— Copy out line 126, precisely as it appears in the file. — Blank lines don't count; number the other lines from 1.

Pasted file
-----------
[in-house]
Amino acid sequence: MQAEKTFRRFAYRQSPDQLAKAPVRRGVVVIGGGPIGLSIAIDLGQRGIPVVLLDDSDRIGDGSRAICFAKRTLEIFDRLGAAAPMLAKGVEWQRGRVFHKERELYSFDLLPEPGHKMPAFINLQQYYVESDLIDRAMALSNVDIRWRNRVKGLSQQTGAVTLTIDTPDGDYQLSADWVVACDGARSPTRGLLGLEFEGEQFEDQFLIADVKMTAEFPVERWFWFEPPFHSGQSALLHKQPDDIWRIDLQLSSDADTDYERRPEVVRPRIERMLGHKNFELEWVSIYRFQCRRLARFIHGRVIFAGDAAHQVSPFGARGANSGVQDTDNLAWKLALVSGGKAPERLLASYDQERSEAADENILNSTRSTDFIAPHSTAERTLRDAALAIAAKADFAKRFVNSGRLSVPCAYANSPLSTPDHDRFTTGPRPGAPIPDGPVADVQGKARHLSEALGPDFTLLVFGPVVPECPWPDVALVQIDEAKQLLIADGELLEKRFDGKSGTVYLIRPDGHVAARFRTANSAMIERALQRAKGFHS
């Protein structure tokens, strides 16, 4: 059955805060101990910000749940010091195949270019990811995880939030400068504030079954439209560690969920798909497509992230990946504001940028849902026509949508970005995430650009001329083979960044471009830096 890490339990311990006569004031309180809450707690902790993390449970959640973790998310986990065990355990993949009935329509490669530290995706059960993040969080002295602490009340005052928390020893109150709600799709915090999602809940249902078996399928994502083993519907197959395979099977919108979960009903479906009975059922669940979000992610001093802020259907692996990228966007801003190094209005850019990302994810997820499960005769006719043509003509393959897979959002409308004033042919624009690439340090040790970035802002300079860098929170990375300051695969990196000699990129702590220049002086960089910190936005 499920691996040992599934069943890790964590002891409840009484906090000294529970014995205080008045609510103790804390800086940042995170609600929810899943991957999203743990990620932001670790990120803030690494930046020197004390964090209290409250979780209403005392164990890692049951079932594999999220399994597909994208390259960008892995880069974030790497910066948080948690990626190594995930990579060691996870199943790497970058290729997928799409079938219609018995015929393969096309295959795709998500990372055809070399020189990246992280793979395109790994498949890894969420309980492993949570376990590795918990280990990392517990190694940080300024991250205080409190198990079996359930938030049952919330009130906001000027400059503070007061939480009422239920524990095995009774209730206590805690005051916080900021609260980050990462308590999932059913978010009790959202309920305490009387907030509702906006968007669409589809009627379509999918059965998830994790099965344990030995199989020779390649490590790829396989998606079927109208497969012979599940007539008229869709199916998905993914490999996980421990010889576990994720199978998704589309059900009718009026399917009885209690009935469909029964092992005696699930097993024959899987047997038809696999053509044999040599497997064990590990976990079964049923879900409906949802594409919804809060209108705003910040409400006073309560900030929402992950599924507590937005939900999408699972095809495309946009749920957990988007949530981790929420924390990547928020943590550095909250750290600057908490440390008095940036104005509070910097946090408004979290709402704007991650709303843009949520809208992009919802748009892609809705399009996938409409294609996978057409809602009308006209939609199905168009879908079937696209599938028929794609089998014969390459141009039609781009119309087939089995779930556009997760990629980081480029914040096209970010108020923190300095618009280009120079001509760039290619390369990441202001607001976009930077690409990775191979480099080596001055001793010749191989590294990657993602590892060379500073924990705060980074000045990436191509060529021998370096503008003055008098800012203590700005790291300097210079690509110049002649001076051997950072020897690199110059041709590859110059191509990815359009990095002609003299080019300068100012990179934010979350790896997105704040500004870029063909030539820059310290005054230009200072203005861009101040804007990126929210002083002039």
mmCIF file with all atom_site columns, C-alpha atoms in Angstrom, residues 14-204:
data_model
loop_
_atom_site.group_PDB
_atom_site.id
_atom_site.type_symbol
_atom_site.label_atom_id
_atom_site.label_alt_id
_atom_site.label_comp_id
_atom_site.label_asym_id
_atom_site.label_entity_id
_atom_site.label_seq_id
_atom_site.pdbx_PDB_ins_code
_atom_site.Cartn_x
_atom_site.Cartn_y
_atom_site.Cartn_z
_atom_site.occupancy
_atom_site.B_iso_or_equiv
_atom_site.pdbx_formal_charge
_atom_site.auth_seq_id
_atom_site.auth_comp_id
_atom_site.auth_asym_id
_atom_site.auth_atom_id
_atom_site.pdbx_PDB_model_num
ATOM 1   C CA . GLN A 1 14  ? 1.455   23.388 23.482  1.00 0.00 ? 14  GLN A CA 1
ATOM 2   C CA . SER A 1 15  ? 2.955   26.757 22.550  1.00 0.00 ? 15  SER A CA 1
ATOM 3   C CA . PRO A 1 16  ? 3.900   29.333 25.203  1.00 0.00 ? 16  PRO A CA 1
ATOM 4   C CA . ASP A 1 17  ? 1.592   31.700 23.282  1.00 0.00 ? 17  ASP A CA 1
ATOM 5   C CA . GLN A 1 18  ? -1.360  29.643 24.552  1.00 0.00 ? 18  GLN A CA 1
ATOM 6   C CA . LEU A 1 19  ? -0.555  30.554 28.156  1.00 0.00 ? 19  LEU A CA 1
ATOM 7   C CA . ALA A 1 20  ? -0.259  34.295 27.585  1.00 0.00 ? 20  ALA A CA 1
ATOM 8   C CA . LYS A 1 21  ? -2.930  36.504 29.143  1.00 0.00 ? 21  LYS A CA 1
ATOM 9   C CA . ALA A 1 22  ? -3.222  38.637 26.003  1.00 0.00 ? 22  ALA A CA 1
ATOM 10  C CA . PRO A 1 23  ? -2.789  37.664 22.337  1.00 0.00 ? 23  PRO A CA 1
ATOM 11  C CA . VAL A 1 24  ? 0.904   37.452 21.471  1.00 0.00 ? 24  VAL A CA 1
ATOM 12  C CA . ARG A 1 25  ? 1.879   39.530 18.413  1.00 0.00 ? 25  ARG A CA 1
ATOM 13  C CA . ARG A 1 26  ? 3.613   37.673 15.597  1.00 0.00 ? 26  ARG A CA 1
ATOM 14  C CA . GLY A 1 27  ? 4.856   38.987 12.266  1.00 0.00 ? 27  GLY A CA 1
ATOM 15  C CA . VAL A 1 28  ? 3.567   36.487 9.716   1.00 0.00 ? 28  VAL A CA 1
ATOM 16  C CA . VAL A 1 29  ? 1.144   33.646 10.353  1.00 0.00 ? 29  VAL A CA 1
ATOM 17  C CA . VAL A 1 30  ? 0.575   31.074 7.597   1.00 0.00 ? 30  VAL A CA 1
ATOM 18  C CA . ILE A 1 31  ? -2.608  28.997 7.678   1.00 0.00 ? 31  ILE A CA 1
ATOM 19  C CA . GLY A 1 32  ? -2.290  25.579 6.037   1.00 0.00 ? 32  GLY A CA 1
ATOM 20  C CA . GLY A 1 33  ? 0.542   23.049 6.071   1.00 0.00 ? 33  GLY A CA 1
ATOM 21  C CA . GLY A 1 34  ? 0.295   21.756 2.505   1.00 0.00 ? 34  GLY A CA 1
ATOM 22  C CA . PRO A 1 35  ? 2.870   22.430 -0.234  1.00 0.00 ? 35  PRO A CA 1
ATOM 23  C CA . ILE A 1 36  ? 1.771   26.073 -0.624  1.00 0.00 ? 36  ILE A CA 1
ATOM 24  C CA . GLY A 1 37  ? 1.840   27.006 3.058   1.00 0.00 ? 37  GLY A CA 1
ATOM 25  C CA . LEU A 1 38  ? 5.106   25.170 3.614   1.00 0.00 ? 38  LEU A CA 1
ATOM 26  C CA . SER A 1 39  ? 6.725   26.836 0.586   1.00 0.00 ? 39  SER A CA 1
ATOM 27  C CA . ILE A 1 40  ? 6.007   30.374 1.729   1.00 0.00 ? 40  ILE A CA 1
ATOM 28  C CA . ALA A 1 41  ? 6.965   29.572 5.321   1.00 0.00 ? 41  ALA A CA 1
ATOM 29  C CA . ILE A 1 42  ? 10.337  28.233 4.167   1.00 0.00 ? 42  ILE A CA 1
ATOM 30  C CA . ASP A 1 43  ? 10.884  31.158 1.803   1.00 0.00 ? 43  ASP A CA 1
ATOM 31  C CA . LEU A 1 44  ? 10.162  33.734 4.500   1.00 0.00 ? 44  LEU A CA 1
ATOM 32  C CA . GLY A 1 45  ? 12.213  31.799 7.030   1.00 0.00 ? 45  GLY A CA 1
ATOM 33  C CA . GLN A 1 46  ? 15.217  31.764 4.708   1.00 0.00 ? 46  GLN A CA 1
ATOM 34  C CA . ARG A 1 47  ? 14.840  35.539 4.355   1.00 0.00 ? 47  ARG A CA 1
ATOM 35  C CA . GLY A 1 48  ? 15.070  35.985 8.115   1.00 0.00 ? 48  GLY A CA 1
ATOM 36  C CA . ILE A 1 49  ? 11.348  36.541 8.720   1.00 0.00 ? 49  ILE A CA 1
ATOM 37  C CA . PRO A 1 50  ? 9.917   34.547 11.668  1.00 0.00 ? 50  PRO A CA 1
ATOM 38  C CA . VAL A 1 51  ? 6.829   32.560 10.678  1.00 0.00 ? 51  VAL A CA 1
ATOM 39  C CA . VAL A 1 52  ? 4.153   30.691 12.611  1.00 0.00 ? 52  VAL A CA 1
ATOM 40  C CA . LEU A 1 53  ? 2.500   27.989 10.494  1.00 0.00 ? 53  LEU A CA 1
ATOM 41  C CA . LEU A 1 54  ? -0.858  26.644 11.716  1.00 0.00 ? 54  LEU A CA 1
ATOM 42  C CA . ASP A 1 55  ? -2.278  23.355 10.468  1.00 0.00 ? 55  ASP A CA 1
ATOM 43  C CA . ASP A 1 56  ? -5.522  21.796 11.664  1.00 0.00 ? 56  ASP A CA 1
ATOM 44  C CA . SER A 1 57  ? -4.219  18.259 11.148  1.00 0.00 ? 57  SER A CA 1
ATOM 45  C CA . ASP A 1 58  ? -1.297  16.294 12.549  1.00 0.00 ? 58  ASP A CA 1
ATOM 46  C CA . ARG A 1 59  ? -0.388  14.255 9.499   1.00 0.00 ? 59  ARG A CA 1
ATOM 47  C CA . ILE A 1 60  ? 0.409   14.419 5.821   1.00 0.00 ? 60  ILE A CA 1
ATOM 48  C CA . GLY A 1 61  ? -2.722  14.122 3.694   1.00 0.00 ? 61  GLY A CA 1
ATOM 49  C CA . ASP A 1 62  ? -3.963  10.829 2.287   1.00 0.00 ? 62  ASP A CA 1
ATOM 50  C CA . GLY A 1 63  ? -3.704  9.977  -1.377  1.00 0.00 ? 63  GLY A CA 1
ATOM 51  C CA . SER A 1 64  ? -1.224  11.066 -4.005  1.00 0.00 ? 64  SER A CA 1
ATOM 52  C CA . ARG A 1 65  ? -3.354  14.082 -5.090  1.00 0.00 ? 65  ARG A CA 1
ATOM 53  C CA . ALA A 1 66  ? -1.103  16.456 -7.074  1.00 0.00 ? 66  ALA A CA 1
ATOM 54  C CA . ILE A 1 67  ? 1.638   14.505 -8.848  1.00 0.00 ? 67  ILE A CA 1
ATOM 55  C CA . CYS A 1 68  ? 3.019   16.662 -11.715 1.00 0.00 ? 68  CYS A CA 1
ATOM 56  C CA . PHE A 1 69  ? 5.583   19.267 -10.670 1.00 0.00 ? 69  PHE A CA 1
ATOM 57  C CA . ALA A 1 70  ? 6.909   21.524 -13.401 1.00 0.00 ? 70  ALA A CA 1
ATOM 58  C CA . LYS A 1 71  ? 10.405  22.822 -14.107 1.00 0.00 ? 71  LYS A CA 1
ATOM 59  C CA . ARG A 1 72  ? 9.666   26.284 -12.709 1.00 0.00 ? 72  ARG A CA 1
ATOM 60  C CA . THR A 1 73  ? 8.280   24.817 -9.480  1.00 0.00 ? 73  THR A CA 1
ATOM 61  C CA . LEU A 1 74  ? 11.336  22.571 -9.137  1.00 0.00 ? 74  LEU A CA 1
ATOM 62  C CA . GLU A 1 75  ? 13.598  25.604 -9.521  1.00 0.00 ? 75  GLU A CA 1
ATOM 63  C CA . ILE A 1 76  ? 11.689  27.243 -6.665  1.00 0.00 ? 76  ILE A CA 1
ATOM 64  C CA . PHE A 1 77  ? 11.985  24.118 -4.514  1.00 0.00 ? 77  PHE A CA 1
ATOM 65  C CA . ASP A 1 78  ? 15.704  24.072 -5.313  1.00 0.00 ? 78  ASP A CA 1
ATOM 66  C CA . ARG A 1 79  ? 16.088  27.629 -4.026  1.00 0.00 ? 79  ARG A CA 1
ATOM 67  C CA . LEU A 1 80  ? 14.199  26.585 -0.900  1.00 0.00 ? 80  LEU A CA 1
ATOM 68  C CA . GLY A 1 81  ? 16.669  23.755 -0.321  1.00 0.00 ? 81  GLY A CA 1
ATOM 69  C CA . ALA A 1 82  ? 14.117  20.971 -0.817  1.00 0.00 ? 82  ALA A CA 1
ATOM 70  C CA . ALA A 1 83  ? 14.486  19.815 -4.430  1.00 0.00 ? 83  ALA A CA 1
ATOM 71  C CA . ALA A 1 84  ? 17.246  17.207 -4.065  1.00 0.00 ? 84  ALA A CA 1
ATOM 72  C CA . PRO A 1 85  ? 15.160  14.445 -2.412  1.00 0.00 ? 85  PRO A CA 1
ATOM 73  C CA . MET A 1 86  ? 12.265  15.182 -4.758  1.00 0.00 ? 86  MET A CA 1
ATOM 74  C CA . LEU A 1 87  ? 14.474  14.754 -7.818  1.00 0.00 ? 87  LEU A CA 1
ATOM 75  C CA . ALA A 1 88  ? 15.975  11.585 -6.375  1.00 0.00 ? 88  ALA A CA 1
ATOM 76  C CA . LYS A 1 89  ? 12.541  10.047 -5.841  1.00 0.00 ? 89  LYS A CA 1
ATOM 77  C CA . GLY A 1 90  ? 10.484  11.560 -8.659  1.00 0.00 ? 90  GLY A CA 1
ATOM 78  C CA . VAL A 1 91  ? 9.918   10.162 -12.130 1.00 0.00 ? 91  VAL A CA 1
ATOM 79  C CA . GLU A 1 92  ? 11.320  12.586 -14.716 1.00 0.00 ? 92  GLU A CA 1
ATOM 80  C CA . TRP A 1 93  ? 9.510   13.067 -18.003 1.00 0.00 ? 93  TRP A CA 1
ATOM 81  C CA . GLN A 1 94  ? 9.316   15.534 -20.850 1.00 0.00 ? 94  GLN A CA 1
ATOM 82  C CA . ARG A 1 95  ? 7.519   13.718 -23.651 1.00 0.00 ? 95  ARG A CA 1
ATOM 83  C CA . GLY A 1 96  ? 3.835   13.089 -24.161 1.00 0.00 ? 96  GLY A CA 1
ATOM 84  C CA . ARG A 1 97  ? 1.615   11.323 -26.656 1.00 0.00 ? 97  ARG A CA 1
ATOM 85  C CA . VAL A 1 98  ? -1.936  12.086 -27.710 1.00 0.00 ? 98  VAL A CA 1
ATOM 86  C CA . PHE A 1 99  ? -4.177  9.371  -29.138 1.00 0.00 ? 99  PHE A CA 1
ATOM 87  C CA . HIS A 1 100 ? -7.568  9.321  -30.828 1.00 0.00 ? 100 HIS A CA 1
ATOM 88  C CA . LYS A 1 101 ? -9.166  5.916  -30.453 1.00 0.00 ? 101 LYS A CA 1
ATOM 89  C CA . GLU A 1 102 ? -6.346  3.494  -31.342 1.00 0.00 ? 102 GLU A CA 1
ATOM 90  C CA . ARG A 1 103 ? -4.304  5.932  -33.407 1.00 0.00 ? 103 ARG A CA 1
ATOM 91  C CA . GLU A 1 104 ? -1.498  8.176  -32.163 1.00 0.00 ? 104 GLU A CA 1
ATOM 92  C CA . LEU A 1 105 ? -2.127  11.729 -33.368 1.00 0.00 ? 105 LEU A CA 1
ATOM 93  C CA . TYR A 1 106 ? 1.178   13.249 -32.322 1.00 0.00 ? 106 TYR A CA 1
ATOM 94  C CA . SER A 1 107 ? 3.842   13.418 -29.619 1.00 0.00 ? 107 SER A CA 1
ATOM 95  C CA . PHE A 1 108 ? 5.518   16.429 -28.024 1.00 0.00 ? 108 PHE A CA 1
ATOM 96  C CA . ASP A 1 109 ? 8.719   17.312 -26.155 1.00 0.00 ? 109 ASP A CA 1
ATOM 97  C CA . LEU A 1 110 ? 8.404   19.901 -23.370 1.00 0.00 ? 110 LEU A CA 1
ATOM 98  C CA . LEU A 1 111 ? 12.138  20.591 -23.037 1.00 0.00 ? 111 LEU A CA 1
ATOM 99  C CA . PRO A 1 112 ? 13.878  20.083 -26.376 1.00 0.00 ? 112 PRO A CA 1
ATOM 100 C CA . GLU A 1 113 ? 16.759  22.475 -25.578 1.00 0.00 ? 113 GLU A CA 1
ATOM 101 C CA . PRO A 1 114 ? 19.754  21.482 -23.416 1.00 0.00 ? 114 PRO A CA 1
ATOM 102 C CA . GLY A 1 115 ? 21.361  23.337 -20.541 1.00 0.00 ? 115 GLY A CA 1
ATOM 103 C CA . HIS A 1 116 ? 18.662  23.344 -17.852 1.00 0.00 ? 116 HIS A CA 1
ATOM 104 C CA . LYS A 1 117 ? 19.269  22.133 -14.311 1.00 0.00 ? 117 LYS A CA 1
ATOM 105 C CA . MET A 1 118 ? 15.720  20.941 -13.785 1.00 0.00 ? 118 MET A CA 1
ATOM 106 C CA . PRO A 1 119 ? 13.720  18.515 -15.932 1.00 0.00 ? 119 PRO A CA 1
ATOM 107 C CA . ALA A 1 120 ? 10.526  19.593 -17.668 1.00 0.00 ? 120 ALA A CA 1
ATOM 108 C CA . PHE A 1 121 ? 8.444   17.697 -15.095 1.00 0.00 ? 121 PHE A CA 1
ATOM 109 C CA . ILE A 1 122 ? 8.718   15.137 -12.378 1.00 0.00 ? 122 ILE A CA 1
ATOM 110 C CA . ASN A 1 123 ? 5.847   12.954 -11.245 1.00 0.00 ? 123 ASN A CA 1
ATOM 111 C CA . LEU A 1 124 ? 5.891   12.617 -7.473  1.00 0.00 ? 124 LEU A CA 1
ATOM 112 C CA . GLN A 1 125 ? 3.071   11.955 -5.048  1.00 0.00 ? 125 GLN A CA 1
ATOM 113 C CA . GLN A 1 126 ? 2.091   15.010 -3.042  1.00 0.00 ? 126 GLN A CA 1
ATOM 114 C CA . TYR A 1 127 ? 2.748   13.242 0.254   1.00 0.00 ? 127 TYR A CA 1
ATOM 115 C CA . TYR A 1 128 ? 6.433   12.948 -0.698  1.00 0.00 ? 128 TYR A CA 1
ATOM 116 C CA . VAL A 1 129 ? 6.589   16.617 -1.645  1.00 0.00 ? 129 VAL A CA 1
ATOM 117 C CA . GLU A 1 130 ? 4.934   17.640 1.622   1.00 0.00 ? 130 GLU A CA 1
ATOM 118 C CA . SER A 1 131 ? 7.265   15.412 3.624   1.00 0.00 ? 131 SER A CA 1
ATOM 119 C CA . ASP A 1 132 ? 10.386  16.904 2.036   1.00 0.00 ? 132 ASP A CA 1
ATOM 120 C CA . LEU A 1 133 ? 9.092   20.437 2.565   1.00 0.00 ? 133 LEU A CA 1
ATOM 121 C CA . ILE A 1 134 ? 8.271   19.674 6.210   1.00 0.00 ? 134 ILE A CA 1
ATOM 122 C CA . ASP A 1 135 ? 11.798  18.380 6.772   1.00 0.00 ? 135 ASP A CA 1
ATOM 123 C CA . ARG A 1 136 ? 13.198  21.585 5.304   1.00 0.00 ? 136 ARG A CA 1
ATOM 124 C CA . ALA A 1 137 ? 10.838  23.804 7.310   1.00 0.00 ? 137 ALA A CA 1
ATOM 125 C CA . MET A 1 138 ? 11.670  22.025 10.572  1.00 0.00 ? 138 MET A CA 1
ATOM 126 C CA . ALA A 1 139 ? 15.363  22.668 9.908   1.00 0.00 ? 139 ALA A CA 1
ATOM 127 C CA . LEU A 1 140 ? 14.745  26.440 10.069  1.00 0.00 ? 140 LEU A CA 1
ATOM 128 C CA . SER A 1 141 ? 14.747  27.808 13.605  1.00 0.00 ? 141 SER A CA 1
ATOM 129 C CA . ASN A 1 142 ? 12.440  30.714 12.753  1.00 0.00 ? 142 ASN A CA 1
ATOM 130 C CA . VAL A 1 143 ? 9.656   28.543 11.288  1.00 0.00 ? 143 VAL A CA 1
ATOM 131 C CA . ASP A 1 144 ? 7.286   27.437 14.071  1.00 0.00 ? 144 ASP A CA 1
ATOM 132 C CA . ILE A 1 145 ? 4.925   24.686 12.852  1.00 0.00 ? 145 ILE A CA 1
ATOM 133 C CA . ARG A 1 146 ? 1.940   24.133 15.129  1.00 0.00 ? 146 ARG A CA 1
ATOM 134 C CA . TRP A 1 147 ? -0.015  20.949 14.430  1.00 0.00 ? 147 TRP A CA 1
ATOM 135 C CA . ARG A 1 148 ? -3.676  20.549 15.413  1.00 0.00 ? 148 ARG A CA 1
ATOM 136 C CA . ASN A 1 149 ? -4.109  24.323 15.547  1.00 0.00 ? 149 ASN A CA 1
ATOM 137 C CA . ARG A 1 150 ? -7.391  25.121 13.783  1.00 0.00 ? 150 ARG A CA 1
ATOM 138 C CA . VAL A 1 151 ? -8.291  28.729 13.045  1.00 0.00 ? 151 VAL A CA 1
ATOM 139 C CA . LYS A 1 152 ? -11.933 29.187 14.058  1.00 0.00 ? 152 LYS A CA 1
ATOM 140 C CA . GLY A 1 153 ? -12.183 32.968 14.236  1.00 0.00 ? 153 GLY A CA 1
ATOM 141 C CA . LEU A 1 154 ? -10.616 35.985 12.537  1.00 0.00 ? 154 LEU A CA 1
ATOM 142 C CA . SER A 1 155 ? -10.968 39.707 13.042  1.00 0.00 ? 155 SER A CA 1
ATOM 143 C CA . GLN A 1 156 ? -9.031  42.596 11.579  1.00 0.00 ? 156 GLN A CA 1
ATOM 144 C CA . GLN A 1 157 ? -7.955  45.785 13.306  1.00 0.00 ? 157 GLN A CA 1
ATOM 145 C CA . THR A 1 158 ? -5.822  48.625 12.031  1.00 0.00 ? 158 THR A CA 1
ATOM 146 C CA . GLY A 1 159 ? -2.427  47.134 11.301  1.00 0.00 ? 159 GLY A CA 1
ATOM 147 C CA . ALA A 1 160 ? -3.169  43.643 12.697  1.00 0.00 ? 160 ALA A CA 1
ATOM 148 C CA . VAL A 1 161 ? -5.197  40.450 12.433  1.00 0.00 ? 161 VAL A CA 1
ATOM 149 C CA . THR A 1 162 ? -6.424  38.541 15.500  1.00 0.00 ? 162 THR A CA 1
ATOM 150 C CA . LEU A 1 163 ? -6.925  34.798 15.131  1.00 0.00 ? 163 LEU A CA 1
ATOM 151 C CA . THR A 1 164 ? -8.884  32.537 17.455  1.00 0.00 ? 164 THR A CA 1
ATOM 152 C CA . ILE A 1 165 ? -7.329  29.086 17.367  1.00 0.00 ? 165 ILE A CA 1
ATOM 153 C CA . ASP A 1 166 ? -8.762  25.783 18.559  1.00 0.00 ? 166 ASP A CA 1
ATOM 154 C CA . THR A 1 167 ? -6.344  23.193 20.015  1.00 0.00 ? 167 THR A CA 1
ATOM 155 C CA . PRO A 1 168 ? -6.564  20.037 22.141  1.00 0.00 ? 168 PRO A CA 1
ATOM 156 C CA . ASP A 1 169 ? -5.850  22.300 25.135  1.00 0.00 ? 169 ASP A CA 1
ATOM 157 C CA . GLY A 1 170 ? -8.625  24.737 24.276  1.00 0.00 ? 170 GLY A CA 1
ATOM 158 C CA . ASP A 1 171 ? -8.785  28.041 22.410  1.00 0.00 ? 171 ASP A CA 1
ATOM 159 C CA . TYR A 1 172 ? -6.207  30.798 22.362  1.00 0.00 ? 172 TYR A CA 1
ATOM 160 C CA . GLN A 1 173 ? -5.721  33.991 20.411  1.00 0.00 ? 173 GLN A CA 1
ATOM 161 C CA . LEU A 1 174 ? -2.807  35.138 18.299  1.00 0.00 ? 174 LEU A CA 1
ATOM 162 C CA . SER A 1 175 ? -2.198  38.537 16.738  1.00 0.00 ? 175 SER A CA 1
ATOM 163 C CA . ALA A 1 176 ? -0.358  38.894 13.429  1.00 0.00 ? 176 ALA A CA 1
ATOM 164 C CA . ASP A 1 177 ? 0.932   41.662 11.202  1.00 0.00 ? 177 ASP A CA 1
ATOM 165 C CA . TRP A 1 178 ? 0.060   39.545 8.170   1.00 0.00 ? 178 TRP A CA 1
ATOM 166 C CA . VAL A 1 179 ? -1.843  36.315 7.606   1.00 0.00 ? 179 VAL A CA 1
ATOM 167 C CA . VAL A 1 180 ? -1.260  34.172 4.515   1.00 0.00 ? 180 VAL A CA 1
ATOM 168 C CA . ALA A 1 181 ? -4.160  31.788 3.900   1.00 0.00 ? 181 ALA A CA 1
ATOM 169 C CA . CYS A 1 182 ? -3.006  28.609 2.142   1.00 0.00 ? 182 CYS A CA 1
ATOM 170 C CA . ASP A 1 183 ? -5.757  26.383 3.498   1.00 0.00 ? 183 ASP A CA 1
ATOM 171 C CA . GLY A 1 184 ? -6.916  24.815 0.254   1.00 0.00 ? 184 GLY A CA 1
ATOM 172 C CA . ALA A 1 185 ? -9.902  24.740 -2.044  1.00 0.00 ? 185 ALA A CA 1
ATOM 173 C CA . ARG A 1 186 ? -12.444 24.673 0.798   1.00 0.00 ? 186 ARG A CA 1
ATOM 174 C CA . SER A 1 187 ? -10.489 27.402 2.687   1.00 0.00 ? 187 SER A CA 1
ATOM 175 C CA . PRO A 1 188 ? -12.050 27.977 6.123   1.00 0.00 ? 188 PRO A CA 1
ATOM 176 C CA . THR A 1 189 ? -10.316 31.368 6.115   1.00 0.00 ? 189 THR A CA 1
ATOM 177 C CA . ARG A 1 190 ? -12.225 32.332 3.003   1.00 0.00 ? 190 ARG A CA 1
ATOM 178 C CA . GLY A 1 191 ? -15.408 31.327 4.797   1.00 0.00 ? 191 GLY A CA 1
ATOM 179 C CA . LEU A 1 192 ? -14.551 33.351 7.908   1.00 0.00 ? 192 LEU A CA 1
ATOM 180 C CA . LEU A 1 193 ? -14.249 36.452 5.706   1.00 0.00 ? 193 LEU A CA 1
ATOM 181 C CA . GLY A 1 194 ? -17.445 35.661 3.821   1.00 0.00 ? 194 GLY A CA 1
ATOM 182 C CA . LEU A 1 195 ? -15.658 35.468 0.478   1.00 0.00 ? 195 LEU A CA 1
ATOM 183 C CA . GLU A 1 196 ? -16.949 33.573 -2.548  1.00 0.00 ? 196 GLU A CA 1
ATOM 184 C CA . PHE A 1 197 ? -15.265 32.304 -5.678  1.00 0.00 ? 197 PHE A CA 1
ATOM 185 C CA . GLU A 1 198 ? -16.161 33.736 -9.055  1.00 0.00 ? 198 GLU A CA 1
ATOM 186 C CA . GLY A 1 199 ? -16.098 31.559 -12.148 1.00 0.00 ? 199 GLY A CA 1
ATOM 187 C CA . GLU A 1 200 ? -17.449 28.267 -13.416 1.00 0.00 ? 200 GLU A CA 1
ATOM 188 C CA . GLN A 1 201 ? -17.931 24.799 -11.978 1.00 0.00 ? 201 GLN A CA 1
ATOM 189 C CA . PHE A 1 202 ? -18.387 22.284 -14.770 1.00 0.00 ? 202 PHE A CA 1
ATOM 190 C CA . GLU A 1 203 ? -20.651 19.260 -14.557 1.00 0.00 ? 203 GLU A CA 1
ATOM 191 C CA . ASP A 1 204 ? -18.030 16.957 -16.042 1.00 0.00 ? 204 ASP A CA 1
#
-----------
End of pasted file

ATOM 99  C CA . PRO A 1 112 ? 13.878  20.083 -26.376 1.00 0.00 ? 112 PRO A CA 1